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Annu Rev Psychol. 2014;65:333-71. doi: 10.1146/annurev-psych-010213-115137.

The psychology of change: self-affirmation and social psychological intervention.

Author information

1
Graduate School of Education, Department of Psychology, and (by courtesy) Graduate School of Business, Stanford University, Stanford, California 94305; email: glc@stanford.edu.

Abstract

People have a basic need to maintain the integrity of the self, a global sense of personal adequacy. Events that threaten self-integrity arouse stress and self-protective defenses that can hamper performance and growth. However, an intervention known as self-affirmation can curb these negative outcomes. Self-affirmation interventions typically have people write about core personal values. The interventions bring about a more expansive view of the self and its resources, weakening the implications of a threat for personal integrity. Timely affirmations have been shown to improve education, health, and relationship outcomes, with benefits that sometimes persist for months and years. Like other interventions and experiences, self-affirmations can have lasting benefits when they touch off a cycle of adaptive potential, a positive feedback loop between the self-system and the social system that propagates adaptive outcomes over time. The present review highlights both connections with other disciplines and lessons for a social psychological understanding of intervention and change.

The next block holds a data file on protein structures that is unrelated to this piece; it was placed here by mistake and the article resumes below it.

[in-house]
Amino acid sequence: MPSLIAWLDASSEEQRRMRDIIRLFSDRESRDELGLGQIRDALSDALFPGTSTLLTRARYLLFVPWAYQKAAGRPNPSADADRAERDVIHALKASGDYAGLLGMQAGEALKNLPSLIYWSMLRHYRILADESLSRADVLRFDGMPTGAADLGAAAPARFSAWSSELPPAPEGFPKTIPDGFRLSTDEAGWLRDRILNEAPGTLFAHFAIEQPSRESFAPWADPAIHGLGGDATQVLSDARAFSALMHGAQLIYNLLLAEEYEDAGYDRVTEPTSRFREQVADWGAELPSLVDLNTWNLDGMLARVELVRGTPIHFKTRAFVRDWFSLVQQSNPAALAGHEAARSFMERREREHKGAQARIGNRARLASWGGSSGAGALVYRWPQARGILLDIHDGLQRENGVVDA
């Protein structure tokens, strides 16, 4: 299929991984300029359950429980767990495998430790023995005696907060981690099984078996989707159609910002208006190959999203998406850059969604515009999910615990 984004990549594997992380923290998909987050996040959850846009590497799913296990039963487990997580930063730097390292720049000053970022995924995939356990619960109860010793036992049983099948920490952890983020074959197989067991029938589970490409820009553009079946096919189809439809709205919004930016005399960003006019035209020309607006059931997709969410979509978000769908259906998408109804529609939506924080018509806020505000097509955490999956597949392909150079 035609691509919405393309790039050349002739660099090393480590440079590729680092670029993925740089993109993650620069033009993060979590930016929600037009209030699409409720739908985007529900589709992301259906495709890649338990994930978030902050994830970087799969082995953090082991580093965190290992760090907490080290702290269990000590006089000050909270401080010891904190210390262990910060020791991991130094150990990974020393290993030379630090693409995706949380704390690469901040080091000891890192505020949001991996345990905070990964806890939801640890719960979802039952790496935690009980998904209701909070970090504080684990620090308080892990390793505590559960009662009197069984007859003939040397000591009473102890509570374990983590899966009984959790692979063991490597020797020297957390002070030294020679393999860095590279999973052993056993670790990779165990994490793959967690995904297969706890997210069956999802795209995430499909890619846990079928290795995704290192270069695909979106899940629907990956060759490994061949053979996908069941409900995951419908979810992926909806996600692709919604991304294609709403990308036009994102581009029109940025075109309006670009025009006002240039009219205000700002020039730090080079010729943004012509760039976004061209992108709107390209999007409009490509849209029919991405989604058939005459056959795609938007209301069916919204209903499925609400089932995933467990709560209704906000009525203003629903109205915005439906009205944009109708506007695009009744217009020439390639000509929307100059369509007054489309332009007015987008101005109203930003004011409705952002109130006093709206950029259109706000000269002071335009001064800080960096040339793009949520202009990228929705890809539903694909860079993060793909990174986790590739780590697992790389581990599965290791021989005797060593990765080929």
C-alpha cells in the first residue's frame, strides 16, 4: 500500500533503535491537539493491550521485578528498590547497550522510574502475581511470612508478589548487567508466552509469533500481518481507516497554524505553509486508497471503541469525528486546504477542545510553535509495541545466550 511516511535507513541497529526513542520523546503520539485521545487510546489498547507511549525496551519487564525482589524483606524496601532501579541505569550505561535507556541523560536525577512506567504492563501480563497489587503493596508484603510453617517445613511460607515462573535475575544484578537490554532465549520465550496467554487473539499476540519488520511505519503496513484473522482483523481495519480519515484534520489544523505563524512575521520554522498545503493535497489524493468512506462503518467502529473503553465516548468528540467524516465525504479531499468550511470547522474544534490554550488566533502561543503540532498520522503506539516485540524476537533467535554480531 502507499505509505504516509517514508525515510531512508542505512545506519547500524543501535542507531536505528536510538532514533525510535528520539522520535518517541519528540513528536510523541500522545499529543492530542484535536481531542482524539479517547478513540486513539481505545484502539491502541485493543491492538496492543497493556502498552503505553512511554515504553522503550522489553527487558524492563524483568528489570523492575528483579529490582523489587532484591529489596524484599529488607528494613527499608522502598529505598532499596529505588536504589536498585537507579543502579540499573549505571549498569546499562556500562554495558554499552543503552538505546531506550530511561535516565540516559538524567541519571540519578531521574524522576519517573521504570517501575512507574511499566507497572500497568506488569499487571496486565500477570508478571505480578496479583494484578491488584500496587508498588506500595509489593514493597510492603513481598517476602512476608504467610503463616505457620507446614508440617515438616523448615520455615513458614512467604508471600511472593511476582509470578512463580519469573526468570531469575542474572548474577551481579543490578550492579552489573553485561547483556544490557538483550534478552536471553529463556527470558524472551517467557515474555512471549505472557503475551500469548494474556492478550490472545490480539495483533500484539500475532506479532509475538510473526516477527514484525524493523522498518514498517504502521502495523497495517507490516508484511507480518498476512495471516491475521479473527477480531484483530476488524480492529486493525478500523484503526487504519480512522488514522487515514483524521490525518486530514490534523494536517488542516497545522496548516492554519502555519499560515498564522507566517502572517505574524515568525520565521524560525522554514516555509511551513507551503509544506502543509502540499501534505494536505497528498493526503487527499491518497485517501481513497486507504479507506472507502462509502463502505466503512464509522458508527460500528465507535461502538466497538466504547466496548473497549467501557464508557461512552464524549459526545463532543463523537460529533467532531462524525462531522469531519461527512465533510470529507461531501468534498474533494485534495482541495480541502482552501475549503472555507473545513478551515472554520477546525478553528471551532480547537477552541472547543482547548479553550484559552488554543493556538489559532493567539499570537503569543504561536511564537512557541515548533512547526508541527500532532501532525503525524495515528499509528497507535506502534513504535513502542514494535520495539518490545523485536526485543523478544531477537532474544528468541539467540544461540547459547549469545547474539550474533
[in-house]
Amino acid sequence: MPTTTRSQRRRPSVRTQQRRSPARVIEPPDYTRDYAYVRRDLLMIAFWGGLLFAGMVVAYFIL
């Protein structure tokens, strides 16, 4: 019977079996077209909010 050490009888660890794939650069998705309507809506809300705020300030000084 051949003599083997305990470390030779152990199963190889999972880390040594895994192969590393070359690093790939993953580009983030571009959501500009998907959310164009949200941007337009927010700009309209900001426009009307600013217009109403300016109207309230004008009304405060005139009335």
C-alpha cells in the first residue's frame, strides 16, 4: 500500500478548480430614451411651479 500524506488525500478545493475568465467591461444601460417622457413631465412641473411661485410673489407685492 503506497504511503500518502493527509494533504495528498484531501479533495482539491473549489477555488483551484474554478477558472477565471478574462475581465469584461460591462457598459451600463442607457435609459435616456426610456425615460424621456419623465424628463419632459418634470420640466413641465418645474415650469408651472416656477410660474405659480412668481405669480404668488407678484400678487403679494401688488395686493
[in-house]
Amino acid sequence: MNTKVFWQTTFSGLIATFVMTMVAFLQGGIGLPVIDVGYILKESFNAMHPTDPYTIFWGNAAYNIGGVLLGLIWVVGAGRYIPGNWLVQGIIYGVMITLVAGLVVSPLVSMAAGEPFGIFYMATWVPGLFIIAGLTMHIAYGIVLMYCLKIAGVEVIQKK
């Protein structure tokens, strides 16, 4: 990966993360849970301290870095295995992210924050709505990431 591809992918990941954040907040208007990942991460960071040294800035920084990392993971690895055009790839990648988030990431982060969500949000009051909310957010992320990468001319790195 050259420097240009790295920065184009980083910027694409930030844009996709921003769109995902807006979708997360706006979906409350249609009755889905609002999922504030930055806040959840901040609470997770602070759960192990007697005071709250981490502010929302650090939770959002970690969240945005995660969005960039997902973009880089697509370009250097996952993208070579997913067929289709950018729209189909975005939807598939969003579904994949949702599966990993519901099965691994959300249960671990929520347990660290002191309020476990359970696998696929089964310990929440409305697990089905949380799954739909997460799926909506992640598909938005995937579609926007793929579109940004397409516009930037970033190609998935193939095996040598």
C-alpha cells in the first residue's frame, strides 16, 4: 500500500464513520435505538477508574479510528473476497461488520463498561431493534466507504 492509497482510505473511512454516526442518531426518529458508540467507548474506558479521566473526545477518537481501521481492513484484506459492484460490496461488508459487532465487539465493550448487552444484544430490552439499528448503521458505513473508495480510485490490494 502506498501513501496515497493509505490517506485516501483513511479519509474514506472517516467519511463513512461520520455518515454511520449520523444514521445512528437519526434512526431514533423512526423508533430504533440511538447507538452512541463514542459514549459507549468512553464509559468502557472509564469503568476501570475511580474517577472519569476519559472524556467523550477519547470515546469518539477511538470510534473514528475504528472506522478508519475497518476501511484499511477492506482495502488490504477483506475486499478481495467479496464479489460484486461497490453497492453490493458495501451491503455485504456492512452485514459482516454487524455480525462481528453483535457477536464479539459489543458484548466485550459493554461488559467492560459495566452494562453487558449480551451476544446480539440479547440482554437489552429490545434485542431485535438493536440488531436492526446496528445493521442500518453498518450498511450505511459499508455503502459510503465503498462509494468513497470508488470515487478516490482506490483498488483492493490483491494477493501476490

[Indexed for MEDLINE]

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